At run time, the cross-page wire executable objects are executed by a run-time entity, such as a “property broker” or the like, in response to changes in property values, in order to deliver new property values to target components located on screens different from the screen on which the source component is located. Target component screen indications are used when the cross-page wire objects are executed to identify the screens on which the target components are located for delivery of the property values from the source component. The property broker run-time entity determines the appropriate target screen for the target component, switches the current user interface from the source screen to the target screen, such that the target screen obscures (e.g. completely obscures) the source screen, and delivers the updated value of the property to the target component within the target screen. The target component processes the received property value and makes any resulting visual changes to the display object for the target component in the target screen.
The disclosed system further provides a composite application editor tool or the like through which a user can create cross-page wire definitions. The composite application editor enables the user to indicate the screens on which specific target component instances are located for each cross-page wire that is defined by the user.
In one embodiment, the component mark-up of the disclosed system is XML including meta-data designed in accordance with the Eclipse Rich Client IDE platform. In such an embodiment, the property broker run time entity calls into a composite application infrastructure (CAI) topology handler to locate any new Eclipse perspective that is to be activated as the target screen for a target component when a property value is updated in that target component. During a property change event, when the property broker executes a cross-page wire object, a new screen corresponding to the new Eclipse perspective is activated, and the property change event is sent to a receiving action in the target component in the new screen.
Thus there is disclosed a new system that conveniently provides user defined communication links between previously deployed components in a dynamically created composite application, in which the connected components may be located on different screens (e.g. pages).
In order to facilitate a fuller understanding of the present invention, reference is now made to the appended drawings. These drawings should not be construed as limiting the present invention, but are intended to be exemplary only.
As shown in
Also shown in
Component A XML 38 further includes meta-data defining a number of user defined cross-screen component connections, shown as cross-page wire definitions 46. The component A XML 38 further includes screen layout information indicating where specific components are located within the pages 40, and any cross-page wire information that may be needed by the property broker 32 to convey properties at run time between components on different pages in the composite application program 12.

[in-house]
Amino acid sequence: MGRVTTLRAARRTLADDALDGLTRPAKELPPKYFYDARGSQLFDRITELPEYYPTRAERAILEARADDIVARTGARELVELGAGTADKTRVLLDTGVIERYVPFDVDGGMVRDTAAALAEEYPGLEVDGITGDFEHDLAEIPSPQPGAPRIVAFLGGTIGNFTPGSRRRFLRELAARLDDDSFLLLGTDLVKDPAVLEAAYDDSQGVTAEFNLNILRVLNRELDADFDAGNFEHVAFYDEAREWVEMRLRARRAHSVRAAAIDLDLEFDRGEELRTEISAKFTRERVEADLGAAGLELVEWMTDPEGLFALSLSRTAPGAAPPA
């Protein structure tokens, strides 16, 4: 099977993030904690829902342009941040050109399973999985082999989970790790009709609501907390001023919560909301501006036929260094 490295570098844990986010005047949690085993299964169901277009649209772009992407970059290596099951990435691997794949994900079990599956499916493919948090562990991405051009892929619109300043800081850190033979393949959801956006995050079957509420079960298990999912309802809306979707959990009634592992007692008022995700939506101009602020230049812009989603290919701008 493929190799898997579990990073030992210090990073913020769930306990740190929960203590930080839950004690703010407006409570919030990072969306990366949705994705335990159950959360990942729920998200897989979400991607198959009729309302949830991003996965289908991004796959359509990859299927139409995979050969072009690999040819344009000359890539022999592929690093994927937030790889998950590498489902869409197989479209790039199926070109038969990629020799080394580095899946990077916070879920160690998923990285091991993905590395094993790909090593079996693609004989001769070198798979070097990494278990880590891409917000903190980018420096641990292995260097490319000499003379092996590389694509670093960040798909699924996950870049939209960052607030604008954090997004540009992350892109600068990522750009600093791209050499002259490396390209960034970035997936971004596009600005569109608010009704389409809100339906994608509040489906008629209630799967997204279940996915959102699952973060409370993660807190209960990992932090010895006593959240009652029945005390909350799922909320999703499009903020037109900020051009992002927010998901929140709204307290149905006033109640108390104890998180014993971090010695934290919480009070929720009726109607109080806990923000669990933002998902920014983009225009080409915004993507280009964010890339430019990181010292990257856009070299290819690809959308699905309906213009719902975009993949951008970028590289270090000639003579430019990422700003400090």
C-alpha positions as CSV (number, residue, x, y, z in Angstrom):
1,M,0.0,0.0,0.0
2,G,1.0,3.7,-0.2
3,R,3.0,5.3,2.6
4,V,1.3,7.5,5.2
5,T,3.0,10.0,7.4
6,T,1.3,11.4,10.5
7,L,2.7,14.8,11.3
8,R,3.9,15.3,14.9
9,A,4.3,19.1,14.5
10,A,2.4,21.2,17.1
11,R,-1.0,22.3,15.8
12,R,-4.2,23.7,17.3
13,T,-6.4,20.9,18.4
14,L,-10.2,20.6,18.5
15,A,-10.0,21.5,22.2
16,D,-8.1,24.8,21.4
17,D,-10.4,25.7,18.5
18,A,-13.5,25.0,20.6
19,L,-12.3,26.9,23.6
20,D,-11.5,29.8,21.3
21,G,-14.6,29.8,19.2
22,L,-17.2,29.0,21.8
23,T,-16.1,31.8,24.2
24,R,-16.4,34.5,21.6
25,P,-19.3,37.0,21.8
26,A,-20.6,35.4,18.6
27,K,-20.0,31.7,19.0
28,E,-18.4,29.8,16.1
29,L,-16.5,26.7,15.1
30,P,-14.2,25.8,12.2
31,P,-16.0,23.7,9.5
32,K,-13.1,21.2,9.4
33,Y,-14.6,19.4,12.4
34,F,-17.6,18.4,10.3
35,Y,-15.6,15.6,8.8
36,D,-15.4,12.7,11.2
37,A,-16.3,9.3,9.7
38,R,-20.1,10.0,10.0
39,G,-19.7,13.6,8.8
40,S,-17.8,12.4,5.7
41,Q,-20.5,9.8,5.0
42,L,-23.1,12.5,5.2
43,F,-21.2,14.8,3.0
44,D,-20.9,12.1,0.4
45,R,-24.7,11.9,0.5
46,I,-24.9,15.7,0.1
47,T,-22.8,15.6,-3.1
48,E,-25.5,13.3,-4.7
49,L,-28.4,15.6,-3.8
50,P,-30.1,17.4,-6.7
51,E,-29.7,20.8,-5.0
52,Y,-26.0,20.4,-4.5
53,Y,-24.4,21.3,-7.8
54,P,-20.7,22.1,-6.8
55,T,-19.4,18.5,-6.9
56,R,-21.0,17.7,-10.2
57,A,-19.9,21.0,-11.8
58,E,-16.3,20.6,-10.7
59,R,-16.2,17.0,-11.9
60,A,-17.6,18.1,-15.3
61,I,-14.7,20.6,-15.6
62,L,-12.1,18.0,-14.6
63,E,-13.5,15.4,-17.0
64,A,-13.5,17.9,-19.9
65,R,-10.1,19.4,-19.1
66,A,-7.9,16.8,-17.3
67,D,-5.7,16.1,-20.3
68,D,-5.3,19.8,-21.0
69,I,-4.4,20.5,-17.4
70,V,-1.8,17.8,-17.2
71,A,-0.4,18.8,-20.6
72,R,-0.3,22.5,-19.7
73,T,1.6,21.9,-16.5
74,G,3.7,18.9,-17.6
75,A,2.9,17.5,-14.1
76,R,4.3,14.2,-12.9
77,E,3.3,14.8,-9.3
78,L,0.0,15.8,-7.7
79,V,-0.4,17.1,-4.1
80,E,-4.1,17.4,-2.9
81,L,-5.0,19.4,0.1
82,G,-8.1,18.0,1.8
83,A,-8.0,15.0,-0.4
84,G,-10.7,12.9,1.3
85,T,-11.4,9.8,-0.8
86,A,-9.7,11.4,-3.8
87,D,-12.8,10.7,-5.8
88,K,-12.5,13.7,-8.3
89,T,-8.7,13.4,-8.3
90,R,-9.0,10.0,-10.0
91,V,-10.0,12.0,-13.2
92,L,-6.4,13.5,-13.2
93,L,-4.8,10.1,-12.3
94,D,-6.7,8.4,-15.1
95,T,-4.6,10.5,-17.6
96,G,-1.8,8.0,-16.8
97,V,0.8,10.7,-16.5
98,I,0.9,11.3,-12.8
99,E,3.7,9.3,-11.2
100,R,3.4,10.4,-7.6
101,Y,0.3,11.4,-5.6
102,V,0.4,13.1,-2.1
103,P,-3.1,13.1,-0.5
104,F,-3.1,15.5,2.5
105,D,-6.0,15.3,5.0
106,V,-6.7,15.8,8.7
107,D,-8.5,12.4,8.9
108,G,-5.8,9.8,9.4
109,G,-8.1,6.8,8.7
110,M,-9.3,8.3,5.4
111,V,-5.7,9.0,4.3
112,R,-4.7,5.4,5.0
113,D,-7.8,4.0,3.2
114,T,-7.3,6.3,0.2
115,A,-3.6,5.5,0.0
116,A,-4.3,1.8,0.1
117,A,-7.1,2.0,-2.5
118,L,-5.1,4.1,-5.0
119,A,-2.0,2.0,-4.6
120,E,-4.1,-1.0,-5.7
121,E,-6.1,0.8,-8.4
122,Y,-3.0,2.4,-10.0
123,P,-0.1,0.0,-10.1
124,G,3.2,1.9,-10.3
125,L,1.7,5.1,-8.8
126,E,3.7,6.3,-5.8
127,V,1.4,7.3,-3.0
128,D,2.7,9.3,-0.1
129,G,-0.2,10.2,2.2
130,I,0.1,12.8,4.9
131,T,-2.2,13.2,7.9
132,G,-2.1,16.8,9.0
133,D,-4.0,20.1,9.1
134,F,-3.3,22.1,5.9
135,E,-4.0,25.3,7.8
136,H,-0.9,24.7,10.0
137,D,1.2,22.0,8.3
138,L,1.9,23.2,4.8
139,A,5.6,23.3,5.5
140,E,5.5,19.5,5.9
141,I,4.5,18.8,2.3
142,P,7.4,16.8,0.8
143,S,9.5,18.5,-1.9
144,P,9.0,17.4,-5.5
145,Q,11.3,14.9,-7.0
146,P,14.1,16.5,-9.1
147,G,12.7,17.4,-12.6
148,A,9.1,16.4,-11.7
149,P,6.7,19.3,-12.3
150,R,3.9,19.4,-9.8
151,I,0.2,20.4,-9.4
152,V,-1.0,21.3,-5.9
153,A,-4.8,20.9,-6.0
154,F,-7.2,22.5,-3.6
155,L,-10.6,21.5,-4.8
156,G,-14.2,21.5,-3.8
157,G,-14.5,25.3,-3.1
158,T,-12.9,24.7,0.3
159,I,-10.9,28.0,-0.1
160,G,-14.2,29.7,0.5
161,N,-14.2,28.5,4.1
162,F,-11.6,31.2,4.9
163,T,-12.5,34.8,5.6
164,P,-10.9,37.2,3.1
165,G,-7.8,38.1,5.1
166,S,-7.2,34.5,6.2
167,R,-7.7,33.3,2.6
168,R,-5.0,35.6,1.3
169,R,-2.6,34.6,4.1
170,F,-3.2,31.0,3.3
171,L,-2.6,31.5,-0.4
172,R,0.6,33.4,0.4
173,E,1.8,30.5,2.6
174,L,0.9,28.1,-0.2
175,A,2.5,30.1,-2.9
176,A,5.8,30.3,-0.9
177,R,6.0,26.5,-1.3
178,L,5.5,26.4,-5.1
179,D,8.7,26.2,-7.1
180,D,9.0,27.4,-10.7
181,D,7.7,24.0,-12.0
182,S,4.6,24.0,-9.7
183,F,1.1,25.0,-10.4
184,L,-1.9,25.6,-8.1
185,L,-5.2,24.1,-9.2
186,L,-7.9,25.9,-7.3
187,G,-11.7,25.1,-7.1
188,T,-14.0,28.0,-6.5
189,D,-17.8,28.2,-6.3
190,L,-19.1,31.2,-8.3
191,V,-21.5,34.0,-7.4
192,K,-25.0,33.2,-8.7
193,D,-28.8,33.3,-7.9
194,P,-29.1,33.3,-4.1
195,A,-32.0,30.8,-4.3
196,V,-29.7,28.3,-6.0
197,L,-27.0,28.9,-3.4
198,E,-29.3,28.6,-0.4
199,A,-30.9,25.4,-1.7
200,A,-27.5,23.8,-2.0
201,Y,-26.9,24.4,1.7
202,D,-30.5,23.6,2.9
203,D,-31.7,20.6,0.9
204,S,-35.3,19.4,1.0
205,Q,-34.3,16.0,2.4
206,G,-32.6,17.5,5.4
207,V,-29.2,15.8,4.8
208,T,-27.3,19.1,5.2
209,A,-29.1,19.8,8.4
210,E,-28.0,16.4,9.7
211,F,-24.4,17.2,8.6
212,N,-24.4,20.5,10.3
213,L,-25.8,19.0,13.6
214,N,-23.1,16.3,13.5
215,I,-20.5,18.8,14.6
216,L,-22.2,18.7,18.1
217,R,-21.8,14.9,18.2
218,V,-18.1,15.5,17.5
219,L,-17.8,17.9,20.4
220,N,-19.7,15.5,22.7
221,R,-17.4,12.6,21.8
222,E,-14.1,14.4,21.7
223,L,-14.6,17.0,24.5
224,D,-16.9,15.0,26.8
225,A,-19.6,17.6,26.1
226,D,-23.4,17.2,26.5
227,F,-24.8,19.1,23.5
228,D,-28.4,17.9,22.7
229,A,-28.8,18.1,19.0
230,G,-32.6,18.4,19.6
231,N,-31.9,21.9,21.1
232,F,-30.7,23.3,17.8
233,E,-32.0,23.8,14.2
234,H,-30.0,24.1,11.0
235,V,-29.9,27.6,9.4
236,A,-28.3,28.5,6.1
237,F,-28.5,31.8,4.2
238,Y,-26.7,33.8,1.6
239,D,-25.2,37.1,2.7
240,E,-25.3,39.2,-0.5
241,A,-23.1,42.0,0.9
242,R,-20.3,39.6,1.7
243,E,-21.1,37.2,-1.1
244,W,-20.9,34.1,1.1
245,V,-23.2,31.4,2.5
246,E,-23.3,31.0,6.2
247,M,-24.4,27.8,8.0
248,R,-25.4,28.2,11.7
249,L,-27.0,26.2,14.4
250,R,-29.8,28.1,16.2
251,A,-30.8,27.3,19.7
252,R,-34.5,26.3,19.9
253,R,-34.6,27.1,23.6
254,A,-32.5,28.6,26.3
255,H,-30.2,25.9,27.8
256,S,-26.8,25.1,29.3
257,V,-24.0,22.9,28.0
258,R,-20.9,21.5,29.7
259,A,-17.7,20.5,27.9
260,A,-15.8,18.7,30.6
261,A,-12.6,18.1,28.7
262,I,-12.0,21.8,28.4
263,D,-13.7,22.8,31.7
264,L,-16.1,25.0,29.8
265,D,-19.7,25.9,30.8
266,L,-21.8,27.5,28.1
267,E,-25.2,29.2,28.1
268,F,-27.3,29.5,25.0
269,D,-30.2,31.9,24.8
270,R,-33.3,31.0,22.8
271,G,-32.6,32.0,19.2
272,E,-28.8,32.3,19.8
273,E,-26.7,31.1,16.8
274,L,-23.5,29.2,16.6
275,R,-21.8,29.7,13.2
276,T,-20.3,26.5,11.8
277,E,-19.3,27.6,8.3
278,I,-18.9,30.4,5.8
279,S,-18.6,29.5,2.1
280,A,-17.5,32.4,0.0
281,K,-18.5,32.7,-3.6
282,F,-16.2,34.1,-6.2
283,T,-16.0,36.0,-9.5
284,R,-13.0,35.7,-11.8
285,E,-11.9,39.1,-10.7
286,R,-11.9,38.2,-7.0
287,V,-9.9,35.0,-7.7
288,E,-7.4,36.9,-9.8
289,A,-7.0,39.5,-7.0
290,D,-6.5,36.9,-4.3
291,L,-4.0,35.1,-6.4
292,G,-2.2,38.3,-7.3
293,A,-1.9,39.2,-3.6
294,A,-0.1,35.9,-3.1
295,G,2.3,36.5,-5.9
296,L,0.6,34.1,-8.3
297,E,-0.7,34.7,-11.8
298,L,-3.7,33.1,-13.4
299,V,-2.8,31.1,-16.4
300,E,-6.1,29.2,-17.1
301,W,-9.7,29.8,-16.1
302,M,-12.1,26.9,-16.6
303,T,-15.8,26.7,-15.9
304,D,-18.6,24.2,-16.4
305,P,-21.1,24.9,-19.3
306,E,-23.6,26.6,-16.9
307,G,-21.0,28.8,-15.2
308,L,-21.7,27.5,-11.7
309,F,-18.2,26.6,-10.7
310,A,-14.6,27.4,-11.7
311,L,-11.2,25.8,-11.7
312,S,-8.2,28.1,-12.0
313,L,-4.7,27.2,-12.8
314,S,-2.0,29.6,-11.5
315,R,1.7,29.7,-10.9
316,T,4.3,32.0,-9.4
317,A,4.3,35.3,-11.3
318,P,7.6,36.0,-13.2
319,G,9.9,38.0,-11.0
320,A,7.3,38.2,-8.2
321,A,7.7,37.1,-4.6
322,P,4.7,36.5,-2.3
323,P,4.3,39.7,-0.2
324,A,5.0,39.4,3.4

The illustrative composite application program 12 of
During operation of the illustrative embodiment shown in
The new value of property A 53 is then passed by the property broker 32 to component B 62, as shown by property A 64 in component B 62. Component B 62 then operates to process property A 64, for example by changing a visual display object for component B 62 in the composite application user interface 14.
As will be recognized by those skilled in the art, the client computer system 10 of
The client computer system 10 may further include at least one processor, program storage, such as memory, for storing program code executable on the processor, and one or more input/output devices and/or interfaces, such as data communication and/or peripheral devices and/or interfaces. The client computer system 10 may also include appropriate operating system software.
At step 98, a user defines a cross-page wire in which component A is a source component, and component B is a target component. Component A is part of a first user interface screen (e.g. “Web page A”), while component B is part of a second user interface screen (e.g. “Web page B”). The definition performed at step 98 may be done through a user interface display object generated by an application program capable of creating cross-page wires in response to user inputs, such as the CAE 37 shown in
During step 98, the user provides identifiers of the source component, the source screen on which the source component is located, the target component, and the target screen on which the target component is located. The mark-up generated at step 98 includes meta-data defining the cross-page wire defined at step 98. The mark-up and meta-data therein may, for example, consist of XML code associated with component A.